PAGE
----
A Freedom Day of sorts arrives in Scotland and England tomorrow, not with a bang but a ping. The “pingdemic” has been born.

The opening of a new chapter in our battle against Covid will not be met with air-punching jubilation but expressions of confusion - given the hotch-potch of restrictions with some being lifted in some places but not in others - and anxiety - given the surge in infections.  

While limits on social gatherings will be eased with greater freedom for hospitality venues, legal obligations on social distancing and mask wearing as well as recommendations about working from home will be different in different parts of the country.

And while on Monday, double-jagged people from amber list countries will no longer have to self-isolate on their return, the UK Government on Friday night unhappily announced the self-isolation rule would still apply to the thousands coming back from France because of fears about the beta variant, which is more resistant to the vaccines.

The unnerving back-drop to Freedom Day’s arrival is that infection rates are not falling but rising - dramatically.

More than 50,000 daily UK cases have been reported for the first time since mid-January. It seems to be only a matter of time before the record daily high of 68,053 of January 8 is surpassed.

Last week, the unflappable Professor Chris Whitty, England’s Chief Medical Officer, gave a startling warning when he said the number of Covid patients in hospital could reach “quite scary” levels within weeks.

“I don’t think we should underestimate the fact we could get into trouble again surprisingly fast,” he declared before adding, reassuringly: “We are in much better shape due to the vaccine programme and drugs and a variety of other things.”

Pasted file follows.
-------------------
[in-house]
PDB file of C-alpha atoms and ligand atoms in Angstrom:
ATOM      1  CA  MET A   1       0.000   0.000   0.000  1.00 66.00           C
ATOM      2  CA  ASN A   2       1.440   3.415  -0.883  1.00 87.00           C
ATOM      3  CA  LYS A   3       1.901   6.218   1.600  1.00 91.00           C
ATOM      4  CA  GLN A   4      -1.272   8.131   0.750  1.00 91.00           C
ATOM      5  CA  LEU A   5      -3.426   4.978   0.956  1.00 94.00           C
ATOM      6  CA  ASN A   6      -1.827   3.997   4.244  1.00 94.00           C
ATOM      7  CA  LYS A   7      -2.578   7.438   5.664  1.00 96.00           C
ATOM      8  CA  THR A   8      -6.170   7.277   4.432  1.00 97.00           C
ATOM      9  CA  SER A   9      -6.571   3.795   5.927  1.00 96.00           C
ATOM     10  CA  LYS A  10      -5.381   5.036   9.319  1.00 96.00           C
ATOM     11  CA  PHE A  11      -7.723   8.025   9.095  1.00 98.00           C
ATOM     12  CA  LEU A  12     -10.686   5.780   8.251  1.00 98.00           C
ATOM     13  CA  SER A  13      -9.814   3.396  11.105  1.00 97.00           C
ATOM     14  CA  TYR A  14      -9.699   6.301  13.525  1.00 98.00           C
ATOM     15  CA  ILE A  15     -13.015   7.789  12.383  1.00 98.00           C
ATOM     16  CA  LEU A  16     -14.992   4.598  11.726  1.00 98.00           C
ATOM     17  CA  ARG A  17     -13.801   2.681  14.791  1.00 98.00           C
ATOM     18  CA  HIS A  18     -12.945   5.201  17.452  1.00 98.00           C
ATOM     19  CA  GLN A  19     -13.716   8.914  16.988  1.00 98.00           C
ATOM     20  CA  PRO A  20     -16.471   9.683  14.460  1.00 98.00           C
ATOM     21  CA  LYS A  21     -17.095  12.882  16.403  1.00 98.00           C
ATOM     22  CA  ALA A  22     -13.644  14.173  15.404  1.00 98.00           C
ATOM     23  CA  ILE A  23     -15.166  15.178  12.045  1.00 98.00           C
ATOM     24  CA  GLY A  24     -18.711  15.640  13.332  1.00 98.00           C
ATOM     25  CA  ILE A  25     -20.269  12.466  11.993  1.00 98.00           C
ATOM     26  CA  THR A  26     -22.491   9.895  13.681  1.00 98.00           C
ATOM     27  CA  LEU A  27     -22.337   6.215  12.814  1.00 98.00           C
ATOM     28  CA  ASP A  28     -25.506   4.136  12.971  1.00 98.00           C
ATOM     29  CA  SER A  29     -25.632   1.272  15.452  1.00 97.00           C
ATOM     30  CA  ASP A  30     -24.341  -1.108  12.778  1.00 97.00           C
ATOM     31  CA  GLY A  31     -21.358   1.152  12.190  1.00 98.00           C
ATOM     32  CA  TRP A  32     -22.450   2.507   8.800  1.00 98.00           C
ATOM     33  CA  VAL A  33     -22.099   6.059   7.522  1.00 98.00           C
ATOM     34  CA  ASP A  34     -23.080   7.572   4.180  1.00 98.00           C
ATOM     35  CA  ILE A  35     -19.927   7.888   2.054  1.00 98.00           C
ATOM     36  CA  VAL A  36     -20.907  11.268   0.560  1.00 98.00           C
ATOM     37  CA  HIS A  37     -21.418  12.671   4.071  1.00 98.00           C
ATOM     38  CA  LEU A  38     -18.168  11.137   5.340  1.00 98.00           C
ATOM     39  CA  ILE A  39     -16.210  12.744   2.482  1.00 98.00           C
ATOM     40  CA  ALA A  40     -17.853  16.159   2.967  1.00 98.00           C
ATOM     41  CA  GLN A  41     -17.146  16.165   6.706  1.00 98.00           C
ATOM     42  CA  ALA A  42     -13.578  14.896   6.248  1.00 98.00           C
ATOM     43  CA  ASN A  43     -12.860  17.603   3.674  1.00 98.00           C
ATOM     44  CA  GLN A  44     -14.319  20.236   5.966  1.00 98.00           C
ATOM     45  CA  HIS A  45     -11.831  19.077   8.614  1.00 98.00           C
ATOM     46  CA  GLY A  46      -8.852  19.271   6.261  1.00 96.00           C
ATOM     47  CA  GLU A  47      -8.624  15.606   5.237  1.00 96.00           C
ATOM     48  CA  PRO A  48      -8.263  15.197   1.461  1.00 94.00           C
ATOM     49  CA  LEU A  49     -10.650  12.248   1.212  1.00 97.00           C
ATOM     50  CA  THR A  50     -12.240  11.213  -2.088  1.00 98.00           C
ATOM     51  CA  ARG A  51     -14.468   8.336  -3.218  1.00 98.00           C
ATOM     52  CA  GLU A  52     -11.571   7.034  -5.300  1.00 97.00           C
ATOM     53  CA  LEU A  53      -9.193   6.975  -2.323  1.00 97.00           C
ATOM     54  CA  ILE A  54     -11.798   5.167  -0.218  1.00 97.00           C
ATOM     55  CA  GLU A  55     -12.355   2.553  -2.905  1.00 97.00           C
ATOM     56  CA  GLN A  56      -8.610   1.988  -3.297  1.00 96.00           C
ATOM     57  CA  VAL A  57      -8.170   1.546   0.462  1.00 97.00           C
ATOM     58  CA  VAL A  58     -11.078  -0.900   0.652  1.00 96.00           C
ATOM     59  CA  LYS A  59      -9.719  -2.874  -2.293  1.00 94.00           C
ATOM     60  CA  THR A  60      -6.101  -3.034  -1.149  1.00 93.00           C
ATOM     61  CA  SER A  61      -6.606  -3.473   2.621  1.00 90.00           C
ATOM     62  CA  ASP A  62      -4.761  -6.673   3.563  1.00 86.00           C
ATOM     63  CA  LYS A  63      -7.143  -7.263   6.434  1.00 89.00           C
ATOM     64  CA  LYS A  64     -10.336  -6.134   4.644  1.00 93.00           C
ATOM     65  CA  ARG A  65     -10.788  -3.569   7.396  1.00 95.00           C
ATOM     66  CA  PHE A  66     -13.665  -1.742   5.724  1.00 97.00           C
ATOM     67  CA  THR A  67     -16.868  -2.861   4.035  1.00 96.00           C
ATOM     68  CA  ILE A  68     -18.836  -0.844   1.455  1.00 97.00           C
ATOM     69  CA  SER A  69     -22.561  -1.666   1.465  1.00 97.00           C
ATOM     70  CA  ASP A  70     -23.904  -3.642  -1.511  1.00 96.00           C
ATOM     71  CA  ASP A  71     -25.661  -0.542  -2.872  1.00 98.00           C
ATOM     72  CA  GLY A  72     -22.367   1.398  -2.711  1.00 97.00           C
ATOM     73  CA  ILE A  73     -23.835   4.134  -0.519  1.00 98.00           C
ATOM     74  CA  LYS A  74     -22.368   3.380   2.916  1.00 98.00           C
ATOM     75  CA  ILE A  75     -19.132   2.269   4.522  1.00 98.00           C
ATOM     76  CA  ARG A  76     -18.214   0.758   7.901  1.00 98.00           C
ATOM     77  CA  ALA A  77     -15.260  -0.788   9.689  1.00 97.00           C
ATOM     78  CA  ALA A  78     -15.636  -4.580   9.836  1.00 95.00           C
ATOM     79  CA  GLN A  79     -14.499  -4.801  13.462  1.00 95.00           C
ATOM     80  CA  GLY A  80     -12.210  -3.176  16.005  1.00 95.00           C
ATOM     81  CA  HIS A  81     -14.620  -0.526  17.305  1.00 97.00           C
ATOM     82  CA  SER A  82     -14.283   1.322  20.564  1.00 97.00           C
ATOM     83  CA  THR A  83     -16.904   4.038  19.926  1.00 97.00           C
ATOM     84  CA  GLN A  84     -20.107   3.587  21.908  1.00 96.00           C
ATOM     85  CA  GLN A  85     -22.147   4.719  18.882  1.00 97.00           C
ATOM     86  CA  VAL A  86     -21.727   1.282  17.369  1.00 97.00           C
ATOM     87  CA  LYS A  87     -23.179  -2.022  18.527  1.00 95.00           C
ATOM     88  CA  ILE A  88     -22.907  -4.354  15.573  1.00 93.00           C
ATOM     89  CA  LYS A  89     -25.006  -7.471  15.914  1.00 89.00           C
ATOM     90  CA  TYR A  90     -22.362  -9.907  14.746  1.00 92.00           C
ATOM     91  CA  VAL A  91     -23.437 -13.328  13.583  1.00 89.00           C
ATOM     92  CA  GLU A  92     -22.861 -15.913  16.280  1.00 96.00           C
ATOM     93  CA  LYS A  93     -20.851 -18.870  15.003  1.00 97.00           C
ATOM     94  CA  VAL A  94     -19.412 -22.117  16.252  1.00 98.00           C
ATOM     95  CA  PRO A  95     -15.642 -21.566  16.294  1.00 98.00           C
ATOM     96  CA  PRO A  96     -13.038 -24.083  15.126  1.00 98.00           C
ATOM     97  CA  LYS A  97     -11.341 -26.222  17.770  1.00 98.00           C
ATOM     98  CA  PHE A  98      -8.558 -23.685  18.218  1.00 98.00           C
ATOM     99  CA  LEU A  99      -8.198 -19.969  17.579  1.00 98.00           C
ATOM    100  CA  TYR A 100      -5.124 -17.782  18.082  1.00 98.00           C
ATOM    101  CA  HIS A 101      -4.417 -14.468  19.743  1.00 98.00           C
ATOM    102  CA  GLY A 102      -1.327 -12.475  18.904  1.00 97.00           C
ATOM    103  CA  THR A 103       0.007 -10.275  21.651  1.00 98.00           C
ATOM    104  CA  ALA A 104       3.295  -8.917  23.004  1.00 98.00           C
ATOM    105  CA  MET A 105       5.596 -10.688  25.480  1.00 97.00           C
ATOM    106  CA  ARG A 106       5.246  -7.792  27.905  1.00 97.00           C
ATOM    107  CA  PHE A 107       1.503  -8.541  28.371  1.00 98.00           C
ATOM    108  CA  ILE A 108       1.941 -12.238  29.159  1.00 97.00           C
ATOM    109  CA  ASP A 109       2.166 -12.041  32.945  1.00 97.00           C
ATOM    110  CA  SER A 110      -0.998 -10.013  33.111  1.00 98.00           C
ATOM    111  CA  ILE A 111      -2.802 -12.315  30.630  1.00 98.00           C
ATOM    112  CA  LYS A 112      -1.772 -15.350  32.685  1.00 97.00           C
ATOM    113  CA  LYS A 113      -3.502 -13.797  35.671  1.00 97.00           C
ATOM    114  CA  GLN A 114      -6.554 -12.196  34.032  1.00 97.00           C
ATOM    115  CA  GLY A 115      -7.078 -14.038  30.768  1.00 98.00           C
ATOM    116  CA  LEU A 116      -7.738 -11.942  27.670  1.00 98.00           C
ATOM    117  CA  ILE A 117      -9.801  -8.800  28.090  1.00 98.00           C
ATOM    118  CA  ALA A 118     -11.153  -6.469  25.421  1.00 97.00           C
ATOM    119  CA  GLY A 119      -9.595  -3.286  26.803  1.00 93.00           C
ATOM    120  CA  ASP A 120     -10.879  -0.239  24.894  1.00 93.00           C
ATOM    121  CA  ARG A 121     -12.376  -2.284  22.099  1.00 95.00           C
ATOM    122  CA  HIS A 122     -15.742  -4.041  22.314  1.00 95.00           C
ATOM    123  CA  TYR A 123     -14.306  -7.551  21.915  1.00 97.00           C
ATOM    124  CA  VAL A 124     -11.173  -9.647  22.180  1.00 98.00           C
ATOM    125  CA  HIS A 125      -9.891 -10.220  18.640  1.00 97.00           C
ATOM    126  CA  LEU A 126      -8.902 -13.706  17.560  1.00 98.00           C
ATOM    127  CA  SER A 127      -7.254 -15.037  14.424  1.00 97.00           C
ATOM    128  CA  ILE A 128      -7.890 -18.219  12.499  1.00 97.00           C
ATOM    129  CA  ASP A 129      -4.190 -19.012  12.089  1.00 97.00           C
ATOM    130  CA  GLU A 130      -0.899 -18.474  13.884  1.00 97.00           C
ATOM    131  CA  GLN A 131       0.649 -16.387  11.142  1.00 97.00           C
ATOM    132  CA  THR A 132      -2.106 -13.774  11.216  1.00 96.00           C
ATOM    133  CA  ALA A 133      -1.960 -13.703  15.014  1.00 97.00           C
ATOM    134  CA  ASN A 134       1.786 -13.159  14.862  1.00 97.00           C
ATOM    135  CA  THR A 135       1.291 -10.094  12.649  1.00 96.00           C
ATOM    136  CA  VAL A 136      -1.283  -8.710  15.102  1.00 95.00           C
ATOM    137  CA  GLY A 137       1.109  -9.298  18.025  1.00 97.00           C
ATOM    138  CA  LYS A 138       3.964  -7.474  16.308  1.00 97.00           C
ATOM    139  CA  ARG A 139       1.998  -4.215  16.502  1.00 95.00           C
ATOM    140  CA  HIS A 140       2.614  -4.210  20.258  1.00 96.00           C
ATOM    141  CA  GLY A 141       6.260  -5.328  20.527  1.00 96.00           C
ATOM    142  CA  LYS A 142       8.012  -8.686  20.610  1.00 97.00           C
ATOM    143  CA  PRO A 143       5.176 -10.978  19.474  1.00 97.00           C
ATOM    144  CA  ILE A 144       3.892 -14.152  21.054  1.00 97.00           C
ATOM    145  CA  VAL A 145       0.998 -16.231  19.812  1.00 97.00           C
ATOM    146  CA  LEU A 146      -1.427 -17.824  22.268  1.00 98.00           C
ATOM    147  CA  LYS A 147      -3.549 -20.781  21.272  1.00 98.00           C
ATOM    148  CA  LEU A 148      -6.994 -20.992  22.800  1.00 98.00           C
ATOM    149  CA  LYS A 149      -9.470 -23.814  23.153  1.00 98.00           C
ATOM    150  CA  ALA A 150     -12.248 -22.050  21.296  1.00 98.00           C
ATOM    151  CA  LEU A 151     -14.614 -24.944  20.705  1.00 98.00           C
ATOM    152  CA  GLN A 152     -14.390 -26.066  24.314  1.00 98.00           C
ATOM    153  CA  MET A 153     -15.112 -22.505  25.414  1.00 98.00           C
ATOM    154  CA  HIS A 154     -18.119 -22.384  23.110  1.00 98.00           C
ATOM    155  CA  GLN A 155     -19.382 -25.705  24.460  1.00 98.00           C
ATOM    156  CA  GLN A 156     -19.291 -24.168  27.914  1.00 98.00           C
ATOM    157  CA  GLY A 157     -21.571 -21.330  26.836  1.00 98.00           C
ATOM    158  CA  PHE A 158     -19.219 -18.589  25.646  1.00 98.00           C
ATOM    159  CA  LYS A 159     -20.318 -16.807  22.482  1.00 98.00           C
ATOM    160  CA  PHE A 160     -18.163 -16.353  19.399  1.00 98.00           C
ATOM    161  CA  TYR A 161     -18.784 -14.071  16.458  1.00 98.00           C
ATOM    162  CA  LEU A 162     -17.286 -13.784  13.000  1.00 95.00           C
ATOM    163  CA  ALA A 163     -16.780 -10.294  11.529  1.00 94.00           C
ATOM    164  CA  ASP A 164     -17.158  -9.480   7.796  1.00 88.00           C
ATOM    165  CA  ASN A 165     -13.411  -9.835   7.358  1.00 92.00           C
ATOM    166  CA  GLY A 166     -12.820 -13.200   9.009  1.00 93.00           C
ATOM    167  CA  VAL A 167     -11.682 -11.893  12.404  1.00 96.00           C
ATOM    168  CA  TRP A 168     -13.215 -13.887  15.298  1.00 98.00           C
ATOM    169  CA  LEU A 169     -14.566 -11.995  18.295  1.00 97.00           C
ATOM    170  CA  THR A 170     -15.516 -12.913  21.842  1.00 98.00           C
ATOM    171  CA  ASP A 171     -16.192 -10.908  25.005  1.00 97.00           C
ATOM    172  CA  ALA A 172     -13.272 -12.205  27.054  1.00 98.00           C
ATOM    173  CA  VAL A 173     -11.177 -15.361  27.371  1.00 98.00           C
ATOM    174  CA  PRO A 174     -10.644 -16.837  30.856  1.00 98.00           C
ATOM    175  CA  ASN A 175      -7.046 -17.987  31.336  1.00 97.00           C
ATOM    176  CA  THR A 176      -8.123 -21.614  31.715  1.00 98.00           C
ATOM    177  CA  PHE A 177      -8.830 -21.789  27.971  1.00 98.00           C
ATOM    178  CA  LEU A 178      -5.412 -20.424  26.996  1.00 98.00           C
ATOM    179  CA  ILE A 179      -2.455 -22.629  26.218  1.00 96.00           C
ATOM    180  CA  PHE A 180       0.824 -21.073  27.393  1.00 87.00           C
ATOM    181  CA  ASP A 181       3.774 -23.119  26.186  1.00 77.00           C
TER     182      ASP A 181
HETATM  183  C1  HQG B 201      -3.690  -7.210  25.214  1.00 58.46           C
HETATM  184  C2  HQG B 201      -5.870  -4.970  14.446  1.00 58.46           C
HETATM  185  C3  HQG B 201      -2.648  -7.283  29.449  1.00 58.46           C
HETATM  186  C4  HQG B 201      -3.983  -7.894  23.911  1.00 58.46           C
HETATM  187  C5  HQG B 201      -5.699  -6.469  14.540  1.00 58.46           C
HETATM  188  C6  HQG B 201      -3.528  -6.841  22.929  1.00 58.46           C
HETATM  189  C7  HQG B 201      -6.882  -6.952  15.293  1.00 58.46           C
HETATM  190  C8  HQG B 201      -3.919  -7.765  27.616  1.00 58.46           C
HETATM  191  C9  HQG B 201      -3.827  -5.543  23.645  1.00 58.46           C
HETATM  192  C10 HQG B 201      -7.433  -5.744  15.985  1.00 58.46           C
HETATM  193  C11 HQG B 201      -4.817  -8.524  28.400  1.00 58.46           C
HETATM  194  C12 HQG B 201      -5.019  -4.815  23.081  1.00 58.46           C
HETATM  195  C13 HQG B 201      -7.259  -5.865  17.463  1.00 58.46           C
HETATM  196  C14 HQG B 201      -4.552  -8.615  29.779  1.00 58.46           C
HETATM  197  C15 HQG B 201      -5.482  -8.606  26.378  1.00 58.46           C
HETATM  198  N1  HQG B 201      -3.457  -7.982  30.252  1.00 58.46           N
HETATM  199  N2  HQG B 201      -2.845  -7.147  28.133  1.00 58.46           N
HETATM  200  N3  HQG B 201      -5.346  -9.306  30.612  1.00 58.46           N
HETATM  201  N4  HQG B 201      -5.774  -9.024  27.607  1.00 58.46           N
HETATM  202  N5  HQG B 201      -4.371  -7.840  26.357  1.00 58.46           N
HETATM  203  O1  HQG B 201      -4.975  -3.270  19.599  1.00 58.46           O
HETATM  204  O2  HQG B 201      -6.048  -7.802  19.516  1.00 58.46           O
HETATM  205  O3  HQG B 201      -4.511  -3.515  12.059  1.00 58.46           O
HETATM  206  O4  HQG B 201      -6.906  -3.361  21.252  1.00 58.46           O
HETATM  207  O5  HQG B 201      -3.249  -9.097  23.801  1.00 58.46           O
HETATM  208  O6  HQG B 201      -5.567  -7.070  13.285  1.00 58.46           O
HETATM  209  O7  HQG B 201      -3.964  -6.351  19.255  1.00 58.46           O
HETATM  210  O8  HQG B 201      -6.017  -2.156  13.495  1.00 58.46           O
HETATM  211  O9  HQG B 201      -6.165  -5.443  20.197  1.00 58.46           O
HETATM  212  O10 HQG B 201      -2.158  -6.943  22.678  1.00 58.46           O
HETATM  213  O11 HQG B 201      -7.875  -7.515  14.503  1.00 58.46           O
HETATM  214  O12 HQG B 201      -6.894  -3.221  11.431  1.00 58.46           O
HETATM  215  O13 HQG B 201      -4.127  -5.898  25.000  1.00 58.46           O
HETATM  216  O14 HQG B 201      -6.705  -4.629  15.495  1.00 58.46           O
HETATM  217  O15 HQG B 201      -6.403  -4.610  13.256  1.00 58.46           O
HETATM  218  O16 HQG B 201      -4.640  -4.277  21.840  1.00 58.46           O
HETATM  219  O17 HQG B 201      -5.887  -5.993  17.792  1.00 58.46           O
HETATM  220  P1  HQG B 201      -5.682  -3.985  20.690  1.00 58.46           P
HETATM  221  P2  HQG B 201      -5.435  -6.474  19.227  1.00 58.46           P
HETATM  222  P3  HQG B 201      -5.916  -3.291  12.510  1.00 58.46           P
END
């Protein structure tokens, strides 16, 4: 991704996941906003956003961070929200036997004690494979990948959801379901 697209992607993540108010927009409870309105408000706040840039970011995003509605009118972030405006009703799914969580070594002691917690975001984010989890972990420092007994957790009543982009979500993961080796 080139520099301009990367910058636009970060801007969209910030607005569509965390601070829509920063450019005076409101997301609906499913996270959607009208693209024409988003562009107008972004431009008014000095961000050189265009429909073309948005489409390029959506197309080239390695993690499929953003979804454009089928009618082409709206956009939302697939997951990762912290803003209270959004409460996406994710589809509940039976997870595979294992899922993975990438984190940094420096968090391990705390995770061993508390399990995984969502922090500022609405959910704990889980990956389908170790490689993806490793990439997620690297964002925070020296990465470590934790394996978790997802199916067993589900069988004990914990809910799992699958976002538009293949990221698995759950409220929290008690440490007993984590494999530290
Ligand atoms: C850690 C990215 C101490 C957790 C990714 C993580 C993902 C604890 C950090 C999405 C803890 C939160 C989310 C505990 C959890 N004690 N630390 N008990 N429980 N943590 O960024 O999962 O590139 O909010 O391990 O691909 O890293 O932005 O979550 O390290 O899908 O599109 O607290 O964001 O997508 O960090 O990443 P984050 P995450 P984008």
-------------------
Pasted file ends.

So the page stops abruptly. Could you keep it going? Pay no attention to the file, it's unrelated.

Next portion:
Indeed, the vaccination programme will likely be our salvation. What would have happened without it doesn’t bear thinking about.

Yet Professor Whitty’s warning was by no means the most frightening remark to be uttered by a scientist.  

More than 1,200 of them wrote a letter to the Lancet warning how Boris Johnson’s strategy to lift virtually all of England’s pandemic restrictions in one go was a threat to the world because it would provide fertile ground for the emergence of vaccine-resistant variants.

They pointed out Britain’s position as a global transport hub would mean any new variant here would rapidly spread around the world. “The Government is embarking on a dangerous and unethical experiment and we call on it to pause plans to abandon mitigations on July 19,” said the experts.

However, Mark Woolhouse, Professor of Infectious Disease Epidemiology at Edinburgh University, who advises both the UK and Scottish Governments, begged to disagree.

“It’s widely accepted the number of cases would increase, we’ve known this would happen when we unlocked for many months now….So, ‘dangerous, unethical experiment’ seems to be a very inaccurate description of what’s going on.”